Uh oh. Now we have to feel guilty. Everyone knows this is the next step. The commercials tell us so. The magazines tell us so. Our friends at the gym tell us so. “I was so bad last night,” they say. “I ate an entire pint of ice cream.” “I don’t know what’s wrong with me,” we say. “What kind of person eats a whole bag of chips?”
And so the cycle goes. It’s a cycle that’s perpetuated by society, by media, and by just about everyone you talk to. We’re all naughty people with no self-control. We’re all terrible humans who turned to a bowl of candy at the end of night when for some bizarre reason that salad and handful of grapes we had earlier in the day wasn’t enough to sustain us.
Kristen Hamilton taught me to recognize the insanity of all of this. We all act like this is normal behavior, but trust me: it’s insane. It’s insane to think we can go for hours upon hours without food and that we won’t want to stuff whatever’s in sight into our mouths when we do finally take a moment to eat. It’s insane to think we can’t ever enjoy a piece of cake and if we do, there’s something wrong with us. It’s insane to think a 200-calorie frozen lasagna TV dinner will get us through the day but a real lasagna made with real cheese is taboo. It’s insane, maddening, and the only way out of it is to give yourself permission to live a real life.
In a real life, you’re allowed to listen to what your body wants. Most days, my body wants quinoa and tofu and stir-fried veggies. It wants oatmeal and fruit and eggs on whole wheat toast. It wants Greek yogurt and almonds and lots and lots of water. I’m happy to give this to my body because I think my body is smarter than I am. Some days my body wants a scone or an enchilada or a York Peppermint Panty. Am I going to listen to my body the same way on these days that I do on the veggie and tofu days? Absolutely – because again, my body is smarter than I am. Am I going to feel guilty for eating a cupcake? No. What crime did I commit by eating a cupcake?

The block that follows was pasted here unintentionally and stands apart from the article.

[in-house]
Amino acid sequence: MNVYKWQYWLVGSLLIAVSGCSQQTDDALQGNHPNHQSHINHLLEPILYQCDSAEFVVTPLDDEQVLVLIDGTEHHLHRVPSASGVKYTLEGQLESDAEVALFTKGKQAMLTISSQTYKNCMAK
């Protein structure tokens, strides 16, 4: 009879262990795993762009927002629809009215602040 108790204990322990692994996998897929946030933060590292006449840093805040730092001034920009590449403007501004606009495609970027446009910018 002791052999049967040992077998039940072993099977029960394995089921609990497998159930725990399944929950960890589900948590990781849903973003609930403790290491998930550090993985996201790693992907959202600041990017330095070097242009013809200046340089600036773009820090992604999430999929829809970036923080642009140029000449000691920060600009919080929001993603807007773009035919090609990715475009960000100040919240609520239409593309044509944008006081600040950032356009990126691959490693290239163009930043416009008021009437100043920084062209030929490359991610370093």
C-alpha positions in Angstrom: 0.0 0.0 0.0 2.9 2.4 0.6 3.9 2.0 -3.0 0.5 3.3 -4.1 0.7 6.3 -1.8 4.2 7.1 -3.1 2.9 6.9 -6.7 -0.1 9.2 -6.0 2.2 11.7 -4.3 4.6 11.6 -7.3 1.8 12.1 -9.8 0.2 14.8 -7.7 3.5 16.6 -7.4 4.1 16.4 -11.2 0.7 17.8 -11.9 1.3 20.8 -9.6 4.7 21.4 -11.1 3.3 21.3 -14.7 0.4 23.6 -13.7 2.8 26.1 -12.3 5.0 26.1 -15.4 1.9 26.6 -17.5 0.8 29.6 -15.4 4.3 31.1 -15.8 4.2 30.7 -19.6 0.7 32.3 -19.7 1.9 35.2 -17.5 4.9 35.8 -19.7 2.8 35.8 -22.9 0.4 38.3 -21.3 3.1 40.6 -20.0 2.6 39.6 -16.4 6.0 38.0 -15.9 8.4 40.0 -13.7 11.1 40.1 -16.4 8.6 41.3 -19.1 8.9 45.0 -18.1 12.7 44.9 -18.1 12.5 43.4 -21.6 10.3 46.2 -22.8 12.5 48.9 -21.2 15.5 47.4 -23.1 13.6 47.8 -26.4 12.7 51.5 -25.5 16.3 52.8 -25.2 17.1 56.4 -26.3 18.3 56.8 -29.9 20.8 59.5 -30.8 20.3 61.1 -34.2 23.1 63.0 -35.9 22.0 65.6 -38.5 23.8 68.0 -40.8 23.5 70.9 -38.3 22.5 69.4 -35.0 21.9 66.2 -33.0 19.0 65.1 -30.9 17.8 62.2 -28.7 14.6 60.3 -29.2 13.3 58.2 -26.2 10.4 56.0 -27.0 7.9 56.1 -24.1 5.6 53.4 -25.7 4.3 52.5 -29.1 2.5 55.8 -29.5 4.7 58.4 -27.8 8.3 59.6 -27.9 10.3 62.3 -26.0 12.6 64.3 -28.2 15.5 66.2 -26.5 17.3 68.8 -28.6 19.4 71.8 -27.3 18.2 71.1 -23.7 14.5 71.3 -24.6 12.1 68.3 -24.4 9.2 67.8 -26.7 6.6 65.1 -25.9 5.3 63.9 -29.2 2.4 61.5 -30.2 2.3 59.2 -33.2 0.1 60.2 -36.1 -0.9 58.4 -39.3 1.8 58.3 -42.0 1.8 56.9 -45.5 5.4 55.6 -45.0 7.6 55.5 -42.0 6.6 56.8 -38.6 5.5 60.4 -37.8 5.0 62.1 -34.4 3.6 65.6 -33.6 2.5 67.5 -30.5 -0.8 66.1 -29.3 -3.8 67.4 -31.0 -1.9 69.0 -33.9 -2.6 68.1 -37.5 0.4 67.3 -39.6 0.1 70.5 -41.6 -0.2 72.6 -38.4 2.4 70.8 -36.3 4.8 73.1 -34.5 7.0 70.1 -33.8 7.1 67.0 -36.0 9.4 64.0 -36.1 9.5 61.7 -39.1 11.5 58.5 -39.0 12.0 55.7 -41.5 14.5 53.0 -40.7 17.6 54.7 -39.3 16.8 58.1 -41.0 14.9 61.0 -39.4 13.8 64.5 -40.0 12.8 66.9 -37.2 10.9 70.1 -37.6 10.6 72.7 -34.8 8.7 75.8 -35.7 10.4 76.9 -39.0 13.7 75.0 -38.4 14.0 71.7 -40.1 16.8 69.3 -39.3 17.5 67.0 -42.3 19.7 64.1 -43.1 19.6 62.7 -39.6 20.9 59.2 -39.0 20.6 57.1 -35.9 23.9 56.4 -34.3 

Often what it boils down to is that the so-called crime we committed was breaking the rules of polite womanhood. Women are dainty creatures who should only eat cheeseburgers behind dark curtains. Women with extra skin on their bodies should do whatever it takes to cover that skin as much as possible so as not to shock the eyes of bypassers. Women should not look like themselves. They should look like the air-brushed images they see in magazines. Women should not treat themselves. What exactly did you do, Woman, to deserve that piece of cake? Nothing? And you ate it anyway? Welp, better retreat to a corner and go feel terrible about yourself. That’s the only possible outcome.
Can you believe I used to live my life like this, believing bullshit like this? Can you believe that millions of women still do?
I will never be able to thank Kristen Hamilton enough for showing me the light. She showed me that I deserved so much more than what I was allowing myself. She showed me that I had the right to live a life. She showed me I had the right to eat real food and be unapologetic for it – after all, what on earth should I be apologizing for? Never apologize for eating what you eat or being who you are. You’re a human and humans are allowed to live. Thank you, Kristen, for teaching me this.